WASHINGTON, Dec. 20, 2015 – The Supreme Court has had a very robust year. Their rulings ranged from those changing the social landscape of our nation in a legal way to rulings involving the less grandiose but nevertheless legally important understanding of a prisoner’s rights based on religion.
Sexual Preference Fear: Perhaps the most significant Supreme Court case in decades, the case of Obergefell v. Hodges, established, finally, that same-sex marriage is a “fundamental” right under both the due process and equal protection clauses of the U.S. Constitution.
The decision was a major victory for LGBT rights. Perhaps more significantly, it brought about an enormous and rapid change in public opinion. The mass shift toward greater acceptance of gays and lesbians was literally effectuated by the court. The case, perhaps in part, made it possible for Bruce, now Caitlin Jenner, to receive positive recognition after undergoing a sex change.
Religious Hatred: In Holt v. Hobbs, the court ruled that Arkansas corrections officials violated the religious liberty rights of Muslim inmates by forbidding the growing of beards. The prison officials objected to the beards on security grounds. At the time of this ruling, over 40 states already allowed short beards, and most allowed longer ones.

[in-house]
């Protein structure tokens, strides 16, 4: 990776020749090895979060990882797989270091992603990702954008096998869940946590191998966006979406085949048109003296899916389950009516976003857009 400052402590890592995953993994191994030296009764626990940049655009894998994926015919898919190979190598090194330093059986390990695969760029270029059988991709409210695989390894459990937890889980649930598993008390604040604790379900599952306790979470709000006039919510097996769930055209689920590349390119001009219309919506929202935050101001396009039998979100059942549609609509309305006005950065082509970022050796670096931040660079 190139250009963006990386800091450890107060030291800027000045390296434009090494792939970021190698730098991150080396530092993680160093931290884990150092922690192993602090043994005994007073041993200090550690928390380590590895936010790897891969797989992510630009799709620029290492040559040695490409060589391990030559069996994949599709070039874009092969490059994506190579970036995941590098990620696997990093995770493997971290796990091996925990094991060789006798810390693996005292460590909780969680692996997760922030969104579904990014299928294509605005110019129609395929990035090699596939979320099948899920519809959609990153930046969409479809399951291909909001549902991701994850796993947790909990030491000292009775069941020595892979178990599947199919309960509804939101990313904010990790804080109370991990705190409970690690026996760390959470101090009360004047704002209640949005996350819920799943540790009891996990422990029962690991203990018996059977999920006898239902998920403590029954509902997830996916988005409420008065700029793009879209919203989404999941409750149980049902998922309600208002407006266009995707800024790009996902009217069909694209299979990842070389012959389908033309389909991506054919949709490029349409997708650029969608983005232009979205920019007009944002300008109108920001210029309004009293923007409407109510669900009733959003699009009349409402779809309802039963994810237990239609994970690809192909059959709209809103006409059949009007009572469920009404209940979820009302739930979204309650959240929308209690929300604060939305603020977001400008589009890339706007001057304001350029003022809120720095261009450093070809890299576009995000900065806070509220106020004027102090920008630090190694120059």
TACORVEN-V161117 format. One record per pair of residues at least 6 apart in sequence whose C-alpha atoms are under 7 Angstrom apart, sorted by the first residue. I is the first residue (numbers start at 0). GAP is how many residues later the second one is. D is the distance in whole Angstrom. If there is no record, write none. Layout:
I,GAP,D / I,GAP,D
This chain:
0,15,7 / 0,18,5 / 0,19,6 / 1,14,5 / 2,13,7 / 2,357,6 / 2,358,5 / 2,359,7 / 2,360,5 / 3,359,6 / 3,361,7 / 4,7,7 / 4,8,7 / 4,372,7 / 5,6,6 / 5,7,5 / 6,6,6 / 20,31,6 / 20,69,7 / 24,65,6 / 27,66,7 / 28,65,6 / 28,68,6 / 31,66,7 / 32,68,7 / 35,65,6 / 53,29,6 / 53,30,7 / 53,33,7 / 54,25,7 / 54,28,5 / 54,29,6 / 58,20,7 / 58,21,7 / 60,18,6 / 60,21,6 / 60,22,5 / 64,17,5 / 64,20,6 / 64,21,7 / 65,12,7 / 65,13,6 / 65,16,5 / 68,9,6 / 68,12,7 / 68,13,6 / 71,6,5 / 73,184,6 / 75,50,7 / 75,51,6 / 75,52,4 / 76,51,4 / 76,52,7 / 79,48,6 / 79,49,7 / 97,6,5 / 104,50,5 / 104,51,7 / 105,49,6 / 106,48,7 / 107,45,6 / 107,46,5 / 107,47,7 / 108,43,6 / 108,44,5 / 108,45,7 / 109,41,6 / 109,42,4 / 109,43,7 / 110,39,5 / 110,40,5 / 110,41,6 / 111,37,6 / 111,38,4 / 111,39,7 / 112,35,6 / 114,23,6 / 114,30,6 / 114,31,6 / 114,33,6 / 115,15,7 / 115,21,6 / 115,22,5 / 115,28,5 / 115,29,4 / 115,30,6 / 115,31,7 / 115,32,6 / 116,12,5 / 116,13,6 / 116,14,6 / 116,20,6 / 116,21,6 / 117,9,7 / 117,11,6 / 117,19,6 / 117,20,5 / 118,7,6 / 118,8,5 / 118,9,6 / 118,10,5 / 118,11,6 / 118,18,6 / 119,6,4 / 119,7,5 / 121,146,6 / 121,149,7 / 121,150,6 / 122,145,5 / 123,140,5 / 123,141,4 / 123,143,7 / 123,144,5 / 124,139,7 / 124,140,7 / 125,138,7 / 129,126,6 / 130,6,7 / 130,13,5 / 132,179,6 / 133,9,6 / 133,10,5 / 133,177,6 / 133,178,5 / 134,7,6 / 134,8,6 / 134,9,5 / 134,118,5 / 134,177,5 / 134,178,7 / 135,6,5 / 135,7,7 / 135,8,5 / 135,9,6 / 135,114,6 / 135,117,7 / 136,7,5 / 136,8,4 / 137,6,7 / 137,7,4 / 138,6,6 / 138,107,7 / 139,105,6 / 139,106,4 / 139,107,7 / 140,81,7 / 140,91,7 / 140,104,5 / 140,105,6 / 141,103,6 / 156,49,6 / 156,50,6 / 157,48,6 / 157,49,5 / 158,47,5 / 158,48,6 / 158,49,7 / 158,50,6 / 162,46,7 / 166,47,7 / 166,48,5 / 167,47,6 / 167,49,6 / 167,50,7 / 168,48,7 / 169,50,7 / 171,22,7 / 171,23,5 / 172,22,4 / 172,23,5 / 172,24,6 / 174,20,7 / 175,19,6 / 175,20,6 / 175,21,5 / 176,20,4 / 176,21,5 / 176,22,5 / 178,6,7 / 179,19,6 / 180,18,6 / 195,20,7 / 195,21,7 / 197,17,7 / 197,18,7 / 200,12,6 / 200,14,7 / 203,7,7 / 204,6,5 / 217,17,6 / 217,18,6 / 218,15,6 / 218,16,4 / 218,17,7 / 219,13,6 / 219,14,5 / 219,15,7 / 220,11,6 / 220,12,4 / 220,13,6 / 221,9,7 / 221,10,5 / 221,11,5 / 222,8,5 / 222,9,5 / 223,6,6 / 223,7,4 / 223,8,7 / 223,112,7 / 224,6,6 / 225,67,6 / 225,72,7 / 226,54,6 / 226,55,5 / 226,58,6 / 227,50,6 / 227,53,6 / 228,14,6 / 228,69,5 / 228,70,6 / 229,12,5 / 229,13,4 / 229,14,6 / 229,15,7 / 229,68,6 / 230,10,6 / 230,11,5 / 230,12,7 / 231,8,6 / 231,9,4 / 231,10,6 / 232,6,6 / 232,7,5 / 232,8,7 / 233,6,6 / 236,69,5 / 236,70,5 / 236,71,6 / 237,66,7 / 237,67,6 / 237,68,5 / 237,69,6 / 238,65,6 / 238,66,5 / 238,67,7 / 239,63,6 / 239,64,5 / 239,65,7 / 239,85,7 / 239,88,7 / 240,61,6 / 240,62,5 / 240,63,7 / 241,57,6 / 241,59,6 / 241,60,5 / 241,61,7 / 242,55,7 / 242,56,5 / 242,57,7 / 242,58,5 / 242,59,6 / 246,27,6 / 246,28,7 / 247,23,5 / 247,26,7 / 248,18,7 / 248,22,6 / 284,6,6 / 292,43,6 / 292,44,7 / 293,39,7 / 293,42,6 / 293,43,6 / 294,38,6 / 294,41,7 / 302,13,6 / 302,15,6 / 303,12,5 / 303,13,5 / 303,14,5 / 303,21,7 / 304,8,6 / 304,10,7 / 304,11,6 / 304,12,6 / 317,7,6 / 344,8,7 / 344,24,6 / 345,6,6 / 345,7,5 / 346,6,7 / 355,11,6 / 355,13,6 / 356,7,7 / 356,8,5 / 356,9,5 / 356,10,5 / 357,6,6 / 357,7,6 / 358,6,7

This case, according to legal scholars, suggests that this Supreme Court will continue to be very receptive to claims based on religious freedom.
Religious Prejudice: Indeed, a case chronicled in this column earlier this year, a young woman who wanted to work for Abercrombie & Fitch was not hired because she wanted to wear a hijab (head scarf). The court ruled in Equal Employment Opportunity Commission v. Abercrombie & Fitch Stores that Samantha Elauf was not required to make a specific request for a religious accommodation, and that the company’s lame (author’s license characterizing the court’s wording) reason that the scarf would clash with their dress code was, well, not a reason not to hire her.
Racial Hatred: In a year when the Confederate flag was officially removed from the capitol building in South Carolina, when a Republican House of Representatives bill that would have allowed display of Confederate flags at federal cemeteries was withdrawn, when the University of Mississippi stopped flying the state flag on its Oxford campus because the banner contains the Confederate battle emblem, the Supreme Court ruled in Walker v. Texas Division, Sons of Confederate Veterans, that Texas was free to reject “specialty” license plates bearing the Confederate battle flag.
Nine states had let drivers choose specialty license plates featuring the Confederate flag, but Texas refused, saying the flag, obviously (again author’s license) was offensive.
Economic Fear: Like it or not, Obamacare is here to stay. In King v. Burwell, the Supremes declared that subsidies provided by the Affordable Care Act, through health care exchanges “established by the State” were not limited to only state-run exchanges. This ruling saved about six million people in 36 states who use the federal exchange, and mostly everyone except die-hard Republican politicians (author’s license again) now agree that if Obamacare is to be defeated, it will not come through the Supreme Court.
Next year though, certainly… there will be several Obamacare contraception lawsuits.